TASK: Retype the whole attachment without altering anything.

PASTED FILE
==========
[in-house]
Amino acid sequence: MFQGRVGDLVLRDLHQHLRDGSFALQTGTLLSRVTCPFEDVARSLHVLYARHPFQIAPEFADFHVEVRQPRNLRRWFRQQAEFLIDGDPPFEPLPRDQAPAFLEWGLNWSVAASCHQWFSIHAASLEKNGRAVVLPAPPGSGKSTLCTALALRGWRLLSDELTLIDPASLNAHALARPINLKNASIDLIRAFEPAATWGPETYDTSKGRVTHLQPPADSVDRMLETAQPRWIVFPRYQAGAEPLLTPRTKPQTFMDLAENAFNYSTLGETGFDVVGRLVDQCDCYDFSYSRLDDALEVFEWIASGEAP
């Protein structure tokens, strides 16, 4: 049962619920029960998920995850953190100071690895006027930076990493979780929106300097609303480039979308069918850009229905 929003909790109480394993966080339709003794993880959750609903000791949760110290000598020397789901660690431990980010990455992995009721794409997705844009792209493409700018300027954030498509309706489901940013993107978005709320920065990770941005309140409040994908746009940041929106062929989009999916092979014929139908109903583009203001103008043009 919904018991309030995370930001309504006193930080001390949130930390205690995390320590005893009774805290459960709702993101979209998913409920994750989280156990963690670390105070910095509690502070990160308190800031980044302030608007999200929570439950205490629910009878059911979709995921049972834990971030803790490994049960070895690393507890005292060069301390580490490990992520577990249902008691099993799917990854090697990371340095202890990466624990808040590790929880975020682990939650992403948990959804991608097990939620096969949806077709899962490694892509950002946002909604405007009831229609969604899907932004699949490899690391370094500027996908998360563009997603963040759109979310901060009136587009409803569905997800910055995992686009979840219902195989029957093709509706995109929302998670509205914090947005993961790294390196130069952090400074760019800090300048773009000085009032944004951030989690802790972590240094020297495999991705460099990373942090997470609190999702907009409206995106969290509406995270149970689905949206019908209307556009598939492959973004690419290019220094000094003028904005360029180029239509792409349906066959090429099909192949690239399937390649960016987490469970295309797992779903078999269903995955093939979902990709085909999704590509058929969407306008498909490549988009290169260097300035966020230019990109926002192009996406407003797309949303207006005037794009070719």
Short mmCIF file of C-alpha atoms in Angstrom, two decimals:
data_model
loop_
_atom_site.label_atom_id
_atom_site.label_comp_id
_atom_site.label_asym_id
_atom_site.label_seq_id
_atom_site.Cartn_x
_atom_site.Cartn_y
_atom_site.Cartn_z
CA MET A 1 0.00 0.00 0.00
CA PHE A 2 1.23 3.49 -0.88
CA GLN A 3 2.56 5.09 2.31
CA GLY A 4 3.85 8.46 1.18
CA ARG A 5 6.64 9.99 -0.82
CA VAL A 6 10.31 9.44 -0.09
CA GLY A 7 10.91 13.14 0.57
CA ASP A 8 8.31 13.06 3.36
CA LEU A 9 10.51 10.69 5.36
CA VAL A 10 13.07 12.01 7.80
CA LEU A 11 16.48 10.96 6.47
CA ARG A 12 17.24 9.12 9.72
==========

[in-house]
Amino acid sequence: MFQGRVGDLVLRDLHQHLRDGSFALQTGTLLSRVTCPFEDVARSLHVLYARHPFQIAPEFADFHVEVRQPRNLRRWFRQQAEFLIDGDPPFEPLPRDQAPAFLEWGLNWSVAASCHQWFSIHAASLEKNGRAVVLPAPPGSGKSTLCTALALRGWRLLSDELTLIDPASLNAHALARPINLKNASIDLIRAFEPAATWGPETYDTSKGRVTHLQPPADSVDRMLETAQPRWIVFPRYQAGAEPLLTPRTKPQTFMDLAENAFNYSTLGETGFDVVGRLVDQCDCYDFSYSRLDDALEVFEWIASGEAP
């Protein structure tokens, strides 16, 4: 049962619920029960998920995850953190100071690895006027930076990493979780929106300097609303480039979308069918850009229905 929003909790109480394993966080339709003794993880959750609903000791949760110290000598020397789901660690431990980010990455992995009721794409997705844009792209493409700018300027954030498509309706489901940013993107978005709320920065990770941005309140409040994908746009940041929106062929989009999916092979014929139908109903583009203001103008043009 919904018991309030995370930001309504006193930080001390949130930390205690995390320590005893009774805290459960709702993101979209998913409920994750989280156990963690670390105070910095509690502070990160308190800031980044302030608007999200929570439950205490629910009878059911979709995921049972834990971030803790490994049960070895690393507890005292060069301390580490490990992520577990249902008691099993799917990854090697990371340095202890990466624990808040590790929880975020682990939650992403948990959804991608097990939620096969949806077709899962490694892509950002946002909604405007009831229609969604899907932004699949490899690391370094500027996908998360563009997603963040759109979310901060009136587009409803569905997800910055995992686009979840219902195989029957093709509706995109929302998670509205914090947005993961790294390196130069952090400074760019800090300048773009000085009032944004951030989690802790972590240094020297495999991705460099990373942090997470609190999702907009409206995106969290509406995270149970689905949206019908209307556009598939492959973004690419290019220094000094003028904005360029180029239509792409349906066959090429099909192949690239399937390649960016987490469970295309797992779903078999269903995955093939979902990709085909999704590509058929969407306008498909490549988009290169260097300035966020230019990109926002192009996406407003797309949303207006005037794009070719």
Short mmCIF file of C-alpha atoms in Angstrom, two decimals:
data_model
loop_
_atom_site.label_atom_id
_atom_site.label_comp_id
_atom_site.label_asym_id
_atom_site.label_seq_id
_atom_site.Cartn_x
_atom_site.Cartn_y
_atom_site.Cartn_z
CA MET A 1 0.00 0.00 0.00
CA PHE A 2 1.23 3.49 -0.88
CA GLN A 3 2.56 5.09 2.31
CA GLY A 4 3.85 8.46 1.18
CA ARG A 5 6.64 9.99 -0.82
CA VAL A 6 10.31 9.44 -0.09
CA GLY A 7 10.91 13.14 0.57
CA ASP A 8 8.31 13.06 3.36
CA LEU A 9 10.51 10.69 5.36
CA VAL A 10 13.07 12.01 7.80
CA LEU A 11 16.48 10.96 6.47
CA ARG A 12 17.24 9.12 9.72